What do we believe in? What do we want? What are our values? These are some pretty deep questions that don’t seem to have much to do with choosing our energy supplier, or choosing what to do with our smart meters. Yet these decisions are not just household admin. They give us the opportunity to express our values and politics in ways we don’t expect.
At the same time humans are complicated, so are our values, and the ways we make meaning from the world. What smart meters mean to one person is different to what they mean to another. A smart meter itself is inert, simply wires, signals and circuits. So we have to ask why one person might see that box being installed in their home and think “great, what I can do with this?” and another might think “I don’t want this, it feels like surveillance!”.
The reasons we feel differently about inert materials like smart meters, electric cars, wind turbines etc, has little to do with the objects themselves. We form opinions based on how much we trust the companies or authorities that bring us this technology, how our peers react, and what we believe it can do for us.
The point of this blog is to explore what smart meters could do for us, if we use our imagination and think of ourselves as more than consumers. What can smart meters do for us as consumers and as citizens and as neighbours.
Let’s begin with us as a consumers. If we are getting a bad deal from the current market, if we are disengaged or just don’t understand that market, we might see a smart meter as intrusive, we may close it in a cupboard and leave it alone. If we generally trust the market and our energy company, we will be much more inclined to start using the technology in the way the market expects us to, as consumer tool.
We go into the market better armed with our new smart meter data, we know how much we use and when we use it. We can buy an electric car, charge it out of peak times and get rewarded for that. I have written elsewhere about how consumers can now start accessing new energy contracts that reward them financially (albeit in small amounts) for changing their energy behaviours and engaging more closely with the market.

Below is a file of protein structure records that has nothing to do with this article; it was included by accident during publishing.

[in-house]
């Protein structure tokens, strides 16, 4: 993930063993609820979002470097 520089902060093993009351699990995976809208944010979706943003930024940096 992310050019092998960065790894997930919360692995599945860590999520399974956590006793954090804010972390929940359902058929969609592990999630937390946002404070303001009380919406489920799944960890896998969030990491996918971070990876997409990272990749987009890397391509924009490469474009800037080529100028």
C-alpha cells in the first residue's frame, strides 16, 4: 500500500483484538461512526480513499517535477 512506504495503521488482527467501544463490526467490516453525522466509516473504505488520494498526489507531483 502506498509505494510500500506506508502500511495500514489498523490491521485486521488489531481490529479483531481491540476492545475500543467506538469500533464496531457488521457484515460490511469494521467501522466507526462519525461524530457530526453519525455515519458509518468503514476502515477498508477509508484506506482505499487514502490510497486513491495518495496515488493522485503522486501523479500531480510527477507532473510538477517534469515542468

But what else can smart meters do? Or more specifically what can we do with them that moves us beyond our role as consumer, and allows us to express our desires and values as citizens and neighbours? Your role as a citizen goes beyond voting. In fact every day you practise citizenship for no obvious reward when you recycle in the home. Nobody is charging you less for bin collections because you do this. The same can be true for smart metering.
If I buy an electric car it matters when I charge it, if everyone plugs in at 6pm we will all eventually need a bigger more expensive grid and then everyone has to pay. Even if I don’t get rewarded through my energy bill the ‘right’ thing to do is to charge at night. The same is true if I want to put the greenest energy possible into an electric vehicle, I can set it to charge when the grid has the highest levels of renewable electricity because I want a cleaner environment. It is not likely I will get a big financial reward for this, but I will be happier because I are living compatibly with my values of citizenship, not against them. I am using my smart meter and smart charging technology as a citizen not a consumer.
Finally a neighbourhood with smart meters is a neighbourhood with more opportunities to share energy. At the moment it is almost impossible to share energy in a community. It is technically possible to charge your neighbours car with your solar panel if you are out during the day. It is technically possible to generate store and use energy as a community. But without smart metering it is impossible to account for these arrangements and give people a fair deal for participation. Smart meters give us much more capability to come together as neighbours and take control of our individual energy resources, to use local energy more efficiently and take part in community energy projects.
In each of these roles, consumer, citizen and neighbour, having a smart meter offers a set of new capabilities and opportunities that were not available before. This allows us to expand our horizons of what we want from the energy system and our interaction with it. For those of us who see a smart meter and see a symbol of a market they don’t want to engage in, it is an opportunity to participate in the system in different ways, to disrupt the market or build a new set of energy relations based on sharing or community decision making. Just because the smart meter is a tool of the current energy system and is often framed as a consumer tool, does not mean you can’t use it as a citizen, or as a neighbour.